With nigh on every manufacturer trying its hand at an iPad competitor, Asus has pitched something different. The Eee Pad Transformer mixes a slate with a keyboard and mouse to concoct a device that’s half-notebook and half-tablet.
The first Asus tablet out of the gate, the $799 Asus Eee Pad Transformer offers some features that remind us of other tablets, while throwing in others that really shake up the game.
Much like a lot of the current competition, the Transformer is powered by a dual-core 1GHz Nvidia Tegra 2 processor. It’s also one of the first tablets we’ve seen with the latest version of Google Android Honeycomb, aka Android 3.1. Because of this, the Eee Pad Transformer is able to take advantage of new features, including the ability to use USB peripherals, mouse support, resizable homescreen widgets, and improved support for Adobe Flash.
Under the hood, the Transformer provides 1GB of RAM, Bluetooth 2.1, WiFi 802.11 b/g/n, GPS, 32GB of storage capacity, and a battery capable of around 10 hours of operation.
Unlike the competition, the Transformer comes with a keyboard dock that’s equipped with a QWERTY keyboard, a trackpad mouse and an extra battery to extend the operating life of the tablet. You’ll also find two USB ports and an SD card slot on the dock.
The tablet itself acts as the screen, providing a 10.1 inch multi-touch capacitive display protected by Corning’s scratch-resistant Gorilla Glass. You’ll also find a nice selection of ports on this component, including a combined headphone and microphone 3.5mm jack, mini HDMI, and a microSD slot.
On the rear of the tablet sits a 5 megapixel camera with auto-focus, while the front provides a fairly standard 1.3 megapixel camera.
Performance – what works
Asus’ first attempt at a tablet looks like an interesting compromise between the utility of a netbook and the ease of use found in a touchscreen computer.
Picking up the Transformer for the first time, it’s hard not to be impressed by the build. While made from plastic parts, the tablet comes across as a well-constructed device. Unlike some of the other tablets we’ve come across, it doesn’t slip out of your hands either, a textured pattern on the rear surface allowing for a more secure grip.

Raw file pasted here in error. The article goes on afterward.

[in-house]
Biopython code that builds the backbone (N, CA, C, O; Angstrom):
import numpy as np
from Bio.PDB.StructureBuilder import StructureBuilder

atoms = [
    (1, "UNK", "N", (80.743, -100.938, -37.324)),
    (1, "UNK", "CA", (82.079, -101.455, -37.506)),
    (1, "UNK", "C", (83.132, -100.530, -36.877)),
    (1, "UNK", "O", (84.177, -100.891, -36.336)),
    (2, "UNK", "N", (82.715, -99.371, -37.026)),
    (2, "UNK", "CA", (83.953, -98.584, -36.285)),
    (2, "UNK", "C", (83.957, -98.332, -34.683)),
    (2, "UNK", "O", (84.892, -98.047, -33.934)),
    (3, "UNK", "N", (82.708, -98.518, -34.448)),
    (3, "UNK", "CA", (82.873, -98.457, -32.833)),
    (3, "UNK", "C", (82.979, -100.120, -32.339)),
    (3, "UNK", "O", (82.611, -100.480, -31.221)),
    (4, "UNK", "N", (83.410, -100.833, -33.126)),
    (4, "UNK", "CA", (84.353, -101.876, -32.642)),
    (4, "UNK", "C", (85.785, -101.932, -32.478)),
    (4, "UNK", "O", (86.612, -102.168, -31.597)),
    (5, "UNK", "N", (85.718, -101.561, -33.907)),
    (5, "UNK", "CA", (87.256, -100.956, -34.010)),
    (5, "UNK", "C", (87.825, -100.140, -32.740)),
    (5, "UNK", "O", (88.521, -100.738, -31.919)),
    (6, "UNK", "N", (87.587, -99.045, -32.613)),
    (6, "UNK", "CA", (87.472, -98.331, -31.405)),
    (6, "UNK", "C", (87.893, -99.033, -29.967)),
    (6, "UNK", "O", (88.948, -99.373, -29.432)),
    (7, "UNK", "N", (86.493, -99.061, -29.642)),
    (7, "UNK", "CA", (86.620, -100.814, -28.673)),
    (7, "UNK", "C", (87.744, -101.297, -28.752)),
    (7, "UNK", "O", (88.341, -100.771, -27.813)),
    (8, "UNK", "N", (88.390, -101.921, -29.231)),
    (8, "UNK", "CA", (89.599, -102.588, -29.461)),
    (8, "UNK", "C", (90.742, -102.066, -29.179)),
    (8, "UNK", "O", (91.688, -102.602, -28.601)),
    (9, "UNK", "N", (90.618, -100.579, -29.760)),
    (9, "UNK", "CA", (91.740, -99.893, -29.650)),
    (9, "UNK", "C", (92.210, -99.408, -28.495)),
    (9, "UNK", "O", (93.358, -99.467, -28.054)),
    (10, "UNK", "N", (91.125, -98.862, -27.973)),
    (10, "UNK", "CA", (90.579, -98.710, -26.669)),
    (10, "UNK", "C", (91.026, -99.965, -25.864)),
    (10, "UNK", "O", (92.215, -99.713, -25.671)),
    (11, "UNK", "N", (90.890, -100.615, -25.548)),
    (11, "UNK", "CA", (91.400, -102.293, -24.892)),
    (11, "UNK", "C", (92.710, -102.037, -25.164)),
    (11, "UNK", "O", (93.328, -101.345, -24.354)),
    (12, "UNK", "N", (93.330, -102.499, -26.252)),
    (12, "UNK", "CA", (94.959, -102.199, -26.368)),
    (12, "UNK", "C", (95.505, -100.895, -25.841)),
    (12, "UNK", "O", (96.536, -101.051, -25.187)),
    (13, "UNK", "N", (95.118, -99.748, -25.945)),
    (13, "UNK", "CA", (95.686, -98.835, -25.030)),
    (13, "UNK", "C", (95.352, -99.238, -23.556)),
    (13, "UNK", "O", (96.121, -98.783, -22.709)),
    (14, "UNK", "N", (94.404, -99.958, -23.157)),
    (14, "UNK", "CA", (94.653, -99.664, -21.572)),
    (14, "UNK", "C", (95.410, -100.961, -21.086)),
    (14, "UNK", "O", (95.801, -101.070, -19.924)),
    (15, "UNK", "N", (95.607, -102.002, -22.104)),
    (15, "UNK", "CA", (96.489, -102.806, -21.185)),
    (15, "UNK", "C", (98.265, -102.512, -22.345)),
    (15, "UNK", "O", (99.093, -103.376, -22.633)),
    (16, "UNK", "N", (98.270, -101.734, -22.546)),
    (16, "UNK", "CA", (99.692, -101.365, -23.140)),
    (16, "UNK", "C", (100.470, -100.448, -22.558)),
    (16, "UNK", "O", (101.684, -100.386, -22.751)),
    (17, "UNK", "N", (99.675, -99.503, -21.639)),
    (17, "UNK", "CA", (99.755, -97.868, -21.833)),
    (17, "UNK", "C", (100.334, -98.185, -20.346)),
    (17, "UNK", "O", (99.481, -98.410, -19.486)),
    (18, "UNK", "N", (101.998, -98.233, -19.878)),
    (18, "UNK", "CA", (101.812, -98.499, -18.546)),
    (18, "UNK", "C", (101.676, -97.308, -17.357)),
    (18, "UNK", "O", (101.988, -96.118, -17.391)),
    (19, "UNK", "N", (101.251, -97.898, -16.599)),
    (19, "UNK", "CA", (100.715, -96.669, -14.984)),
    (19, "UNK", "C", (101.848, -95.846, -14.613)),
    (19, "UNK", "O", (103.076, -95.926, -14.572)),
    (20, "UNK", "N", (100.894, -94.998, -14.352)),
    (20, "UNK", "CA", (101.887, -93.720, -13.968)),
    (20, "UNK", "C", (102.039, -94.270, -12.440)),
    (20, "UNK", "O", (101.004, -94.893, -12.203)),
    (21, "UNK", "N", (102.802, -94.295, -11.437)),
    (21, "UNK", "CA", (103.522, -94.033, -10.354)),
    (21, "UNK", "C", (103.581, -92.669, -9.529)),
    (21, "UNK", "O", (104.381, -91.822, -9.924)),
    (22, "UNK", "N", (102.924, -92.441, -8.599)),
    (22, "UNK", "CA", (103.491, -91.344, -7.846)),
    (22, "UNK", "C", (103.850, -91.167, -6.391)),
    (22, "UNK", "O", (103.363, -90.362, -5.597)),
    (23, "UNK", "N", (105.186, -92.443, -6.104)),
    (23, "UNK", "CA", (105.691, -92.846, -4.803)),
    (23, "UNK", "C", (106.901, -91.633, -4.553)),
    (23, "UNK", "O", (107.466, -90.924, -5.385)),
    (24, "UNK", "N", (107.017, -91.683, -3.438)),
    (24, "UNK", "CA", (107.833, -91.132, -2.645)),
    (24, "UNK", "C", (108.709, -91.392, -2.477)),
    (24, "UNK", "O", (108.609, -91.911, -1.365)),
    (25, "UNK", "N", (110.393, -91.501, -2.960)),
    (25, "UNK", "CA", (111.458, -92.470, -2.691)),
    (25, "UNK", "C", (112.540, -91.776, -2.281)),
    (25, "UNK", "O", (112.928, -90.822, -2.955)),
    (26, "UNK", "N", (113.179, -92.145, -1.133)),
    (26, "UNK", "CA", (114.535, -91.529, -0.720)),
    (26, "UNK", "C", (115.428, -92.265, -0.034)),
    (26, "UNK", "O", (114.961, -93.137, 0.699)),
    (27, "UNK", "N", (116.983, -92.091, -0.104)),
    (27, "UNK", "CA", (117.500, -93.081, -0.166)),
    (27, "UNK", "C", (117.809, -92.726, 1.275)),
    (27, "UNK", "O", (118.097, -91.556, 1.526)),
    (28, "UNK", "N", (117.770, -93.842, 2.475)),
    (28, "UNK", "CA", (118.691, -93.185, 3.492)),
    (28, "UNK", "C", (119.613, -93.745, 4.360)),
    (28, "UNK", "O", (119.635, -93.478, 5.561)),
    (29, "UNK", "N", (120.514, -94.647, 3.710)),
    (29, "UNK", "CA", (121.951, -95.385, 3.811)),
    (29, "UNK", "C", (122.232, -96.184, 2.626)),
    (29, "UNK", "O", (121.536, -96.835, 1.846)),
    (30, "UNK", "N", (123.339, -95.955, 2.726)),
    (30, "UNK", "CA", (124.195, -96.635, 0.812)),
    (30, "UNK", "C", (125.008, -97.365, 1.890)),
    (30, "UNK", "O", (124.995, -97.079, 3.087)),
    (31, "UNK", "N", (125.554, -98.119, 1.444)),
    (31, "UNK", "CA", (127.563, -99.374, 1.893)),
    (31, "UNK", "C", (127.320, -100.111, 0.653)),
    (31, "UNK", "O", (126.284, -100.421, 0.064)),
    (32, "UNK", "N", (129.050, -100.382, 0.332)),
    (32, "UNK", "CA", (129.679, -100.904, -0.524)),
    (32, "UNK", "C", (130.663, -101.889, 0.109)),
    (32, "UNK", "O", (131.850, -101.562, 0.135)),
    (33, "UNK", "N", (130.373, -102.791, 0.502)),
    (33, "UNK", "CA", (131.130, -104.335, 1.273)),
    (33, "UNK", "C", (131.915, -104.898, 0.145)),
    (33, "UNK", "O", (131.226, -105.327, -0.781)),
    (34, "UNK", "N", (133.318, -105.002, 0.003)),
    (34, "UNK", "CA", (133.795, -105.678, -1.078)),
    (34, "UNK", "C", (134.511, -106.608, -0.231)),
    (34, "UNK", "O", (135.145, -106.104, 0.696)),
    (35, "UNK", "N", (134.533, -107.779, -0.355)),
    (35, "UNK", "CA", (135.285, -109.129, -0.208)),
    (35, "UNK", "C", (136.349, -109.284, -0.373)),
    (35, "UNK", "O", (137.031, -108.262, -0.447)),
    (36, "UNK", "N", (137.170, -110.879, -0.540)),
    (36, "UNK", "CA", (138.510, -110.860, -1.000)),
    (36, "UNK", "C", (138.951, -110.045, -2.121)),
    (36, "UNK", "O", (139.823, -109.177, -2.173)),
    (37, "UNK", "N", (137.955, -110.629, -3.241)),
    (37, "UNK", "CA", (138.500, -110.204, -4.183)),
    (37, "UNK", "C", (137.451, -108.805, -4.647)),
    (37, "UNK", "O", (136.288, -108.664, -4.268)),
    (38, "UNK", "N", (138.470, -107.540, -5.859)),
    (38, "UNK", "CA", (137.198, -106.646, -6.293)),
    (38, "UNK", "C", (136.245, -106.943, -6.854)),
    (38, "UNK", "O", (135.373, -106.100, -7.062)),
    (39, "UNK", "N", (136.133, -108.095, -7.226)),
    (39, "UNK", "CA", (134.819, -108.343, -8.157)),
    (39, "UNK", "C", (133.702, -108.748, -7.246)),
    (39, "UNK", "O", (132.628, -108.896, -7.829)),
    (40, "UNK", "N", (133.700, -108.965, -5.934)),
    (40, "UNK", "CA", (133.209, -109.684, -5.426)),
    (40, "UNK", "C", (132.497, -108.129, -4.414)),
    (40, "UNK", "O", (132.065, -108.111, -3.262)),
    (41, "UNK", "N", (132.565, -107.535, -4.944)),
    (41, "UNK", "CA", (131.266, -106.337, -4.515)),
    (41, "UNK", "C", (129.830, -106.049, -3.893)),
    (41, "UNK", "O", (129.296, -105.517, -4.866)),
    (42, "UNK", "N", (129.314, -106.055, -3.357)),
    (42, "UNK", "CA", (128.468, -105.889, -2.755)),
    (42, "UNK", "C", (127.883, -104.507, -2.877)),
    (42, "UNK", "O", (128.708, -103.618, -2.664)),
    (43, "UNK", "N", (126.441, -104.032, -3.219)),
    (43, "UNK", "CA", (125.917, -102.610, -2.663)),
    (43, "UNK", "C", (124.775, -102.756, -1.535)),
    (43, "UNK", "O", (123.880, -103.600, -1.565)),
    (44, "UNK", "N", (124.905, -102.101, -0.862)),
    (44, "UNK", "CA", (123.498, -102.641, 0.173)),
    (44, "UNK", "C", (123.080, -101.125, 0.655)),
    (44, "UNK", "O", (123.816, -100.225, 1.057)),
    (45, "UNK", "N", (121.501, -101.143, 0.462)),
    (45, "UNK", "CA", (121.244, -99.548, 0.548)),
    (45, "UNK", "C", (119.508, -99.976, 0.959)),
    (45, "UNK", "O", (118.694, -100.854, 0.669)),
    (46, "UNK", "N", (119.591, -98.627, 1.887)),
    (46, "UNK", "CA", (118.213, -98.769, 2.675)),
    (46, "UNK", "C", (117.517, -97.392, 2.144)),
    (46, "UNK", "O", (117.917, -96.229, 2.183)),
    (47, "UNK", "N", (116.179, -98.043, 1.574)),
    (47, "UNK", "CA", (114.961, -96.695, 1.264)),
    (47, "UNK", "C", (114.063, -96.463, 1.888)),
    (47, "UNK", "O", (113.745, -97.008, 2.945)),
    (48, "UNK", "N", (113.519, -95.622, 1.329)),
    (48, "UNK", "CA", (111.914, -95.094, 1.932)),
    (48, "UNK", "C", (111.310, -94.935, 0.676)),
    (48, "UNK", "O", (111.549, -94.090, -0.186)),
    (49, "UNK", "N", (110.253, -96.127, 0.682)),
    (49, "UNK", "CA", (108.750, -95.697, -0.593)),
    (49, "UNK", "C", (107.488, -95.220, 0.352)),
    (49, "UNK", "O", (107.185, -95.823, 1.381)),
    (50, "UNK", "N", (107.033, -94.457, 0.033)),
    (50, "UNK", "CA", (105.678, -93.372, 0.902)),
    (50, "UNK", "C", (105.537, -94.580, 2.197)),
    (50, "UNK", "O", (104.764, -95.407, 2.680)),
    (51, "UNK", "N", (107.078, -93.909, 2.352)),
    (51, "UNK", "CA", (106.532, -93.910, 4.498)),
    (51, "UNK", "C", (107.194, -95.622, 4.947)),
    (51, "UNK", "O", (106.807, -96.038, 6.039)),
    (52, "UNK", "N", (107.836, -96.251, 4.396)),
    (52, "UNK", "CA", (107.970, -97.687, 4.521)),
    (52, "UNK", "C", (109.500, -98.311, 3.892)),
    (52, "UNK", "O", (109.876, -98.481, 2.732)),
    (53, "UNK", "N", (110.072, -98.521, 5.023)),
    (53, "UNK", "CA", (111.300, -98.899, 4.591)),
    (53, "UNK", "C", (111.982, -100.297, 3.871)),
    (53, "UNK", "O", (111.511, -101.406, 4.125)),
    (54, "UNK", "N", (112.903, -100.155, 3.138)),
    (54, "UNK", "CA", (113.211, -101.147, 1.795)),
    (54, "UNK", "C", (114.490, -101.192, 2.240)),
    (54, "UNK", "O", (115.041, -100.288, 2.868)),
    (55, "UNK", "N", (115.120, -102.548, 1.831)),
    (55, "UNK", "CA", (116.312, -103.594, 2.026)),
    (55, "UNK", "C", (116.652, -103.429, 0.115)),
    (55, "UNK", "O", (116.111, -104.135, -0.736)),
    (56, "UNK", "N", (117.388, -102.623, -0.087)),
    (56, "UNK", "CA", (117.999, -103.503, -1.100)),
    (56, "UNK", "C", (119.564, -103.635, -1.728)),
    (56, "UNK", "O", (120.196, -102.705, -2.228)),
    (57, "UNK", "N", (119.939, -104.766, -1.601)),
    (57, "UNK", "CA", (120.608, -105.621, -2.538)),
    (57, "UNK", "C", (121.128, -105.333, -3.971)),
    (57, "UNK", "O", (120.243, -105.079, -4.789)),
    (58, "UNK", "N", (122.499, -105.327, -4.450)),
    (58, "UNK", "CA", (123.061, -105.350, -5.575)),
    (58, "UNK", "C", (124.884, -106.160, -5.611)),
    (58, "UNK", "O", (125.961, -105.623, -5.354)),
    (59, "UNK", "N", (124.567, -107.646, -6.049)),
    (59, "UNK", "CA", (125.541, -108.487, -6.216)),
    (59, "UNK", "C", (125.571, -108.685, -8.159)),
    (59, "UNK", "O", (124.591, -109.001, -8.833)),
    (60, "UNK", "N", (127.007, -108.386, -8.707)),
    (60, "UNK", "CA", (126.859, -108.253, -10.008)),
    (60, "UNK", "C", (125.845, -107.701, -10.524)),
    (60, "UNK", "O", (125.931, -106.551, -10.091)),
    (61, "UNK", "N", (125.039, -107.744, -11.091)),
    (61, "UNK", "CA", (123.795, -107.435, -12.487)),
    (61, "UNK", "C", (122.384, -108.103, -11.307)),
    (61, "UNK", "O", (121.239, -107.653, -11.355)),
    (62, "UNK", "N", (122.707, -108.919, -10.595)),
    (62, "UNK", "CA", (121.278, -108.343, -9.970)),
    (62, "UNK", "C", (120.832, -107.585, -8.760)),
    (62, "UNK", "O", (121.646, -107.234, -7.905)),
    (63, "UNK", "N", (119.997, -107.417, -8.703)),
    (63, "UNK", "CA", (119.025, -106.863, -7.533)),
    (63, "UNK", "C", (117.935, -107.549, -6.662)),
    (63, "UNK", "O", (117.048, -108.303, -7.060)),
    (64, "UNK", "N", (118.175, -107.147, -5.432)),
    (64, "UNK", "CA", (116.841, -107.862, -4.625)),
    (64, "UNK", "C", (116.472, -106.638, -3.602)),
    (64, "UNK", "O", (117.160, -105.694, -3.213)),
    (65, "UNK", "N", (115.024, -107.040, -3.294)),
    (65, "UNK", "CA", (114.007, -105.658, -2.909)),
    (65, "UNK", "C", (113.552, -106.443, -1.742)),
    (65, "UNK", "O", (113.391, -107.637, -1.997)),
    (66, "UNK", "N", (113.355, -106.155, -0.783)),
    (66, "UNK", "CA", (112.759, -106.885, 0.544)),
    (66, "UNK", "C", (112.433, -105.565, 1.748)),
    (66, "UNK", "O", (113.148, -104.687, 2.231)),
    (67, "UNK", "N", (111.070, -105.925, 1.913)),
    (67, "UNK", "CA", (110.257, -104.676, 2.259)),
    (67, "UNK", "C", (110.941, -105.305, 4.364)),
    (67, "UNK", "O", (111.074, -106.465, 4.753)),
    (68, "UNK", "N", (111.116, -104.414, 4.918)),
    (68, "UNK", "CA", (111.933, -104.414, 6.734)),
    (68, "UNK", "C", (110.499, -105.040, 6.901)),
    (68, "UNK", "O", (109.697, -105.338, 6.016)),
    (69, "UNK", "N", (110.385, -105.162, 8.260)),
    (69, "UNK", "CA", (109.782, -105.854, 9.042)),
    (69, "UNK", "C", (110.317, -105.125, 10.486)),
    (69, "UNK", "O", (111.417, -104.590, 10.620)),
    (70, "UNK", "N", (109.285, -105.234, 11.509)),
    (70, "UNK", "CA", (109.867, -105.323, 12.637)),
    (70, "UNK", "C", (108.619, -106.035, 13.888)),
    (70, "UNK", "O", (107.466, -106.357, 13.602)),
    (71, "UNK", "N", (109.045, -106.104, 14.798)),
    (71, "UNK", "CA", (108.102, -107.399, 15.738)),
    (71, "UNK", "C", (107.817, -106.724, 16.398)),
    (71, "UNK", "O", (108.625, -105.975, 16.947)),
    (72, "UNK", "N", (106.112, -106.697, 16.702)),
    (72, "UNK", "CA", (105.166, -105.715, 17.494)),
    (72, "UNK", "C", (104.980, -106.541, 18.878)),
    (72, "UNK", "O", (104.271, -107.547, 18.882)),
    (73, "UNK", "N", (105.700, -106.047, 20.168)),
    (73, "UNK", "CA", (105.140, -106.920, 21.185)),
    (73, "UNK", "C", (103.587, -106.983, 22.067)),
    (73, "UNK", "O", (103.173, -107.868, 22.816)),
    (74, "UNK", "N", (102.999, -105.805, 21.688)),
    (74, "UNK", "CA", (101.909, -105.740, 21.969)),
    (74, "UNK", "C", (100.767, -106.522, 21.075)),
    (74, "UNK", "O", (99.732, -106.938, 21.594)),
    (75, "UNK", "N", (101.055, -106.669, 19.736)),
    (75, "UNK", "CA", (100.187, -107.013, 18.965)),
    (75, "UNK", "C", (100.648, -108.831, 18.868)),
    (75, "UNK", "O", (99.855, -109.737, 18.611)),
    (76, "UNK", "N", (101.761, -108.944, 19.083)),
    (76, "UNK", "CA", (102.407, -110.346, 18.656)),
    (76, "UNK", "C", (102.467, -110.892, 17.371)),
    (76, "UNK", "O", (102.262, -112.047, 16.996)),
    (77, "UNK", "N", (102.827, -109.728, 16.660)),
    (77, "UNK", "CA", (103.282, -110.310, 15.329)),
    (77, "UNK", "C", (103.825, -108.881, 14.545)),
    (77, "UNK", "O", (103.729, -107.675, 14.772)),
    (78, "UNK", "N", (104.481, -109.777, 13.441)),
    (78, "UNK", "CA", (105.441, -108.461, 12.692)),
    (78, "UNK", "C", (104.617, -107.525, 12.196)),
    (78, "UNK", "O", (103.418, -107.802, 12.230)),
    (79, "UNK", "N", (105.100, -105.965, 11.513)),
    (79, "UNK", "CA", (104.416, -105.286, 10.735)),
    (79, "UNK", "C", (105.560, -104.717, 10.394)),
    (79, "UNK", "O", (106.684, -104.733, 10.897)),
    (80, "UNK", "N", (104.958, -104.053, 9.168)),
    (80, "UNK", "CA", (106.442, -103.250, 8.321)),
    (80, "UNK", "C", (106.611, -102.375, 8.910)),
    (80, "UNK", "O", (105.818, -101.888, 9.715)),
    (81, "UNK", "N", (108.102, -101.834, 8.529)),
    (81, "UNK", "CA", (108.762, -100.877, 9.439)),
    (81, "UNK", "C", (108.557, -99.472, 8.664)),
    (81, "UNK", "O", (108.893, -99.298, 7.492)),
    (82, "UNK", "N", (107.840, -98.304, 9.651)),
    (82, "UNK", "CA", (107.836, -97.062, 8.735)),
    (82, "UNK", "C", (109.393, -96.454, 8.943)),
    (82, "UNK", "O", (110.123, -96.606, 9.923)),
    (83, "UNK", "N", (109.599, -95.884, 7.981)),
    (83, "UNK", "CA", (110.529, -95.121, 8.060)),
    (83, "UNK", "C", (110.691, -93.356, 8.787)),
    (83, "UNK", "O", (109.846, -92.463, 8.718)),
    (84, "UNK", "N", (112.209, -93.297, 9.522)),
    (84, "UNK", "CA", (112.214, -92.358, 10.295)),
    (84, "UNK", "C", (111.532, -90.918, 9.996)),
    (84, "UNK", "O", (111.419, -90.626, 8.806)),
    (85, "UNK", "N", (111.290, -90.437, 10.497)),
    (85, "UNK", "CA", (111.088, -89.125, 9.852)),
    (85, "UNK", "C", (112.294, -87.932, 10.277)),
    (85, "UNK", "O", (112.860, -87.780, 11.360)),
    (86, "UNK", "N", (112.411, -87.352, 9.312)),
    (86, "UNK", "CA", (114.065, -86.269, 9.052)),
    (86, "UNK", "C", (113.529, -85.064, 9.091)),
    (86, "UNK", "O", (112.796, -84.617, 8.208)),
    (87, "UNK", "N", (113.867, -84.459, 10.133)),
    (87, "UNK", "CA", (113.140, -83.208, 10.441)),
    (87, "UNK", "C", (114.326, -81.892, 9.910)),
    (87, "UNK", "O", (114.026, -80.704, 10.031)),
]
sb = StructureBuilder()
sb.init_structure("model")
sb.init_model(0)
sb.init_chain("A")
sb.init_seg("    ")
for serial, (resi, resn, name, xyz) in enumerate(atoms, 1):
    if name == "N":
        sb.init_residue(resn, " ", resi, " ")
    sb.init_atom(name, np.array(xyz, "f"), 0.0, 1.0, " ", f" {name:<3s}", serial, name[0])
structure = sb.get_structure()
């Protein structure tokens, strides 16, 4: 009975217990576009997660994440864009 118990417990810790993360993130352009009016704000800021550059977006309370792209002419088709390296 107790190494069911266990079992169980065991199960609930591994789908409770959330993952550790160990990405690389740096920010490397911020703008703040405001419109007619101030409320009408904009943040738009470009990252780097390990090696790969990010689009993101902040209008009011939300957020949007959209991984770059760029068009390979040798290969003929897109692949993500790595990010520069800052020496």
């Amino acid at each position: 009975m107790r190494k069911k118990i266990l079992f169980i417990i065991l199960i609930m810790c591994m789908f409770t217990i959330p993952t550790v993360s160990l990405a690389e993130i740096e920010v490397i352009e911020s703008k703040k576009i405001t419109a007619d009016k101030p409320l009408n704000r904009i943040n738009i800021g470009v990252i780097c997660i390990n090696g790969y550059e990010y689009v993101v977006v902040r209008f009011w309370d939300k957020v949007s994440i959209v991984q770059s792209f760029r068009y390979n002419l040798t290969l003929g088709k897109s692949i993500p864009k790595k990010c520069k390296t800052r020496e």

In use, the impression is just as good, with Honeycomb operating well and allowing us to jump between applications quickly.
Interestingly, this is the first time we’ve seen a company attempt to modify the Google Android Honeycomb look. Practically every manufacturer has given its take on Android for mobile phones, but none outside of Asus has yet shown customisation of Honeycomb. For the most part, Asus hasn’t changed much, but what it’s done has made things look a little easier to use. Back, Home, and Recently run apps – Google’s three key control buttons – have, for example, been rendered as white lines on black, making them easier to decipher.
Asus has also included a few extras to further personalise the Google experience, adding widgets for showing the time, emails, weather, and your recent photos on any of the five home screens. A live animated wallpaper has also been thrown in, and displays the current capacity of your battery as indicated by a diminishing tank of water.